Start by arranging all the lift compartments on the floor including the product manual. If the battery of your van is located in front of the vehicle, you might have to jack the car up a bit so that you have enough room from the floor to work with, especially if the vehicle is low.

After fixing the wires as stated in the section above, install the lift adapter. Note that if your van is a high vehicle, the lift adapter should be downwards, and if your van is a low vehicle, the lift adapter should face upwards.

Make sure to tighten the bolt so that the adapter can be secured.

Depending on your lift product, if it has a hitch post, then fix it and tighten the bolts and latch nuts. After doing this, your wheelchair lift is ready to be installed on the hitch post. You can then plug in the lift connector/plug into the adapter.

Use the control of the lift to raise the lift so that it can be in position with the hitch post.

Then, use the bolt to fasten the lift to the hitch post. You have to be careful not to make it too tight or too loose but in between because the lift has to be flexible when it is in use.

Related: How to Oil Your Wheelchair Effectively

Installing an Internal Wheelchair Lift for a Van

how to install a wheelchair lift in a van

For this installation, you might just need to use a drilling machine as it is almost unavoidable (it can be a handy/portable driller). This type of lift is also suitable for all types of wheelchairs.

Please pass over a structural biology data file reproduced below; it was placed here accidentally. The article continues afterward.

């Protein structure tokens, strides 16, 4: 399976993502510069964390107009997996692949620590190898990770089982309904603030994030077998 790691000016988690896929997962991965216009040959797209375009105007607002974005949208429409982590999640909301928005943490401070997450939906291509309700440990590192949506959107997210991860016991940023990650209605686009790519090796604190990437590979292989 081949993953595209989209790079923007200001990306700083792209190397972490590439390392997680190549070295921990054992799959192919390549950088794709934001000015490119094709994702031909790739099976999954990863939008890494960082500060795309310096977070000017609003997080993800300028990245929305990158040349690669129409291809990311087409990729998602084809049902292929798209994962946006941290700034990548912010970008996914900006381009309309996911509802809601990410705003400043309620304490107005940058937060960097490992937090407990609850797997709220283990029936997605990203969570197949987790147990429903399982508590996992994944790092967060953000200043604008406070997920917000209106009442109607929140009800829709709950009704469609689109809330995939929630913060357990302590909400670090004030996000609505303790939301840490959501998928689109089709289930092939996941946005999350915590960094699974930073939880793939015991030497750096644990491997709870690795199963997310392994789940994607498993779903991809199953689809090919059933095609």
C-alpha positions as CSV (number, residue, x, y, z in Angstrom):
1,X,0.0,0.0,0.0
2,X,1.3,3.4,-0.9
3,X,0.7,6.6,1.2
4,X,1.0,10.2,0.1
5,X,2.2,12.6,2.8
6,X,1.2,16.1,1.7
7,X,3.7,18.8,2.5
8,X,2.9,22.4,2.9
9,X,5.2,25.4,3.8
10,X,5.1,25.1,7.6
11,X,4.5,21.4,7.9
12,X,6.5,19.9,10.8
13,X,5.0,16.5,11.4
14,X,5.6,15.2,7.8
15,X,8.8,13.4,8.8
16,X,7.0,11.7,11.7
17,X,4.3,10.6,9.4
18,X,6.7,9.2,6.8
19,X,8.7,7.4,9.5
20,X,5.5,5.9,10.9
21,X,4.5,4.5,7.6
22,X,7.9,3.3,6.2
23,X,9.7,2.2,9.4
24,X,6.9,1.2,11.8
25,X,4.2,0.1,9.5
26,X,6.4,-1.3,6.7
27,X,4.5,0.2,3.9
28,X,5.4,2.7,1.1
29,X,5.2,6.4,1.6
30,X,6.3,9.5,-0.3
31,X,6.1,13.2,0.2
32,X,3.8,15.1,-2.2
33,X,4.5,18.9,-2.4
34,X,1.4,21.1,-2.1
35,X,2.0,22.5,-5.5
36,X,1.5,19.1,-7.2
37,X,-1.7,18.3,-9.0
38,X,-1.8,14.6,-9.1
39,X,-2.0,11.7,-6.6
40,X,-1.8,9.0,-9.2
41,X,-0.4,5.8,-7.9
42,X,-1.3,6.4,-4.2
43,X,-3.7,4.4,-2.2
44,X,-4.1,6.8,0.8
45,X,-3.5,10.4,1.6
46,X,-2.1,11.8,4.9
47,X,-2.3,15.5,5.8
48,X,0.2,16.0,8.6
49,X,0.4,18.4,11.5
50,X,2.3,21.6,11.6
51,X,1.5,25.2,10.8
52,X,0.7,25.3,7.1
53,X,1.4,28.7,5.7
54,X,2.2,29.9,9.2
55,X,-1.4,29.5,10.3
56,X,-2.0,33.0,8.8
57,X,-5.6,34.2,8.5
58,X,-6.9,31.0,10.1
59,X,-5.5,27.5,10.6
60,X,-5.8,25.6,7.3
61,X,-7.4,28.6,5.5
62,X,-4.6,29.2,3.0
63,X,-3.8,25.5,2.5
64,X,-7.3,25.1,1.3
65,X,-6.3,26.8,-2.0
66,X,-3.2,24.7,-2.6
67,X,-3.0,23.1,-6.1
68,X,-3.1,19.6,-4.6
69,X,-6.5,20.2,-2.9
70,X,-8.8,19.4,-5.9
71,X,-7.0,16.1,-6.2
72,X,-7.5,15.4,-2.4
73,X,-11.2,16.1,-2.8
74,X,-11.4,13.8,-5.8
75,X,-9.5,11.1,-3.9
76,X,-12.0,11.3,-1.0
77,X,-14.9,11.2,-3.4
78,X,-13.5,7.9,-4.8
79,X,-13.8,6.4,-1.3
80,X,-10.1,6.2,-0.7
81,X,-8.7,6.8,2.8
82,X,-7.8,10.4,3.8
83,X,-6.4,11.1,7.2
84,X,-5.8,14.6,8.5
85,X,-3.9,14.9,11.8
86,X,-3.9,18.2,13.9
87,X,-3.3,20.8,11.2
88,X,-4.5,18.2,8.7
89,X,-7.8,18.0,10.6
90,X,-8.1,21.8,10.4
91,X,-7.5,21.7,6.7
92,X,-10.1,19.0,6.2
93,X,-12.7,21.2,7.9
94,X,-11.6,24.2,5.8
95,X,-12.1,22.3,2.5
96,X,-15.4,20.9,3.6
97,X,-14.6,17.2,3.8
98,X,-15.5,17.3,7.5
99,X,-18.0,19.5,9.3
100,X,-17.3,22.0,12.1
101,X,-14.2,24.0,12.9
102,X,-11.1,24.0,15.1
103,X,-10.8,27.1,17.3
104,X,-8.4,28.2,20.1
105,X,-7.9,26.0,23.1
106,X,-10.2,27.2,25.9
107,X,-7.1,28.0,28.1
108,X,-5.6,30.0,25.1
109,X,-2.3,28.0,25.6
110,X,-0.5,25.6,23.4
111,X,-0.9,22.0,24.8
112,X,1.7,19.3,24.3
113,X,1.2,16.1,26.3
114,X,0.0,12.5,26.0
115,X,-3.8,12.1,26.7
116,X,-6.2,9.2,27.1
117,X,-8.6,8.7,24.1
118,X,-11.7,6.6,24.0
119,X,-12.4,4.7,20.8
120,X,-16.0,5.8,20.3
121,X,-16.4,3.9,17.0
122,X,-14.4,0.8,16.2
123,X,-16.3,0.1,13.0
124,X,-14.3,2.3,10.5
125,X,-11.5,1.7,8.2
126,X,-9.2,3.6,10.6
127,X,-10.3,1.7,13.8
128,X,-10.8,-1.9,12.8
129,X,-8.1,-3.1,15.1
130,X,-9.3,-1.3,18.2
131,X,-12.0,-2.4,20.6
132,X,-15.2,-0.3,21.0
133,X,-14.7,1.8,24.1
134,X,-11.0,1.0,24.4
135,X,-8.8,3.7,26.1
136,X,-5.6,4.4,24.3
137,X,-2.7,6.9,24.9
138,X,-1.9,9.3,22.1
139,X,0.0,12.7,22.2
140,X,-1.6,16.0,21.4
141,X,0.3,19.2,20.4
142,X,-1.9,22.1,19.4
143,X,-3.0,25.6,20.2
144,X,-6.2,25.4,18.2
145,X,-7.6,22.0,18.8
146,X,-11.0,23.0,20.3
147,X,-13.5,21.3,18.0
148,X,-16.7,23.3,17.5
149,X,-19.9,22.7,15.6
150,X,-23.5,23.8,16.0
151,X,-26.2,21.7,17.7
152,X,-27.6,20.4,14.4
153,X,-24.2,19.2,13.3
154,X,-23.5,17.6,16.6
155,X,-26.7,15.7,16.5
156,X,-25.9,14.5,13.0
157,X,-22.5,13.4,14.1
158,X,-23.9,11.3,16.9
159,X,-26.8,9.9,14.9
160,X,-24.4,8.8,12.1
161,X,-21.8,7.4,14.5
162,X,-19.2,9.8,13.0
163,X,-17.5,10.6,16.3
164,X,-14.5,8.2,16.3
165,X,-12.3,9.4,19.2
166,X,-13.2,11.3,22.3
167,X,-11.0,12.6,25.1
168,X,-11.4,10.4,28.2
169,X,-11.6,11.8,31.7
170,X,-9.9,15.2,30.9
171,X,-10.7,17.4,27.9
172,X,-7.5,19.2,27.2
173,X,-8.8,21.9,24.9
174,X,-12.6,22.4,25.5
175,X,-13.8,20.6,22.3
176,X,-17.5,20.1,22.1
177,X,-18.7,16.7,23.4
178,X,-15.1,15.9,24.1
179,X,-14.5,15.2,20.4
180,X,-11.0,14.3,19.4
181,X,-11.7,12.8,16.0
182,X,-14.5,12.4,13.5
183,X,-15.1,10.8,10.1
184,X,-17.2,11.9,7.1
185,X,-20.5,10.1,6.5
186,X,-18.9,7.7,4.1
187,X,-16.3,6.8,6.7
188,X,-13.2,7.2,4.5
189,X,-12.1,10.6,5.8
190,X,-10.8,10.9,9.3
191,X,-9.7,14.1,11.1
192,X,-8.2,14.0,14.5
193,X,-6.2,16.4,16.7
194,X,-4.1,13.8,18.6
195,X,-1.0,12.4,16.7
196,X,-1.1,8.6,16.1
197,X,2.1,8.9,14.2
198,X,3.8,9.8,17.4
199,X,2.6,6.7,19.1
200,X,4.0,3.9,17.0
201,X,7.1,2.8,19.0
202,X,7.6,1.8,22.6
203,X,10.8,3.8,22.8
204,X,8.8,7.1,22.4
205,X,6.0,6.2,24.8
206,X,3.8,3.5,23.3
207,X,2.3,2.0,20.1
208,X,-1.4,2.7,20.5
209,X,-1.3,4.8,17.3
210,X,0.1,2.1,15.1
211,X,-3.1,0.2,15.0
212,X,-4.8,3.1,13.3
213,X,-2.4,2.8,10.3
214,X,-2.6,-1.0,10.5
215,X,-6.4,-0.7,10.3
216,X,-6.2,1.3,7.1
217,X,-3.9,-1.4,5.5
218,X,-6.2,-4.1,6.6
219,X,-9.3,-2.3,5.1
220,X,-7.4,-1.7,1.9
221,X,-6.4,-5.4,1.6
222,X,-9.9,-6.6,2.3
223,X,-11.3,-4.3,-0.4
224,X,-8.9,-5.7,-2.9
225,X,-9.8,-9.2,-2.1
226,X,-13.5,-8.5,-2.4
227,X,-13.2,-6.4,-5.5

Position yourself at the trunk of your van (or at the doorway of your van if it is going to be a side installation). Remove the covering on the floor of the van and the plastic/rubber, which is usually around the spare tire compartment.

Fit the front mounting loosely using the existing seat bolt. Afterward, place the bottom mounting and mark the spot where you are going to drill a hole. Use the driller to drill a hole to almost a depth of 8.5mm. Then tighten the bottom mounting using a 30mm hex bolt and flat washer.

At the portion of the trunk where you have the luggage clips, you will have to remove those clips so that you can fit the top mounting with, preferably, 25mm hex blocks between the frame and the holes.

Then, secure the top mounting with M8 X 80mm hex bolts and flat washers.

After running your wires through to the trunk of the vehicle (as stated in the section above), install the lift onto the frames/mountings that you just set up. Then fix the sensor in and out.

You can adjust the newly installed lift by making sure that the top part of the lift is parallel to the ceiling of the van, fitting the straps properly to reach the screws on the lifting bracket, and attaching the keyhole brackets to the screws.

You can then comfortably try out the wheelchair lift.

How to Install a Wheelchair Lift in a Van Like a Pro


My love for the disabled community started when I helped a blind man cross the road at around age 6. Fast forward to decades later, I became the caregiver of my grandma, who lost her ability to speak in her 90s. This blog helps me to produce helpful content that aligns with my passion.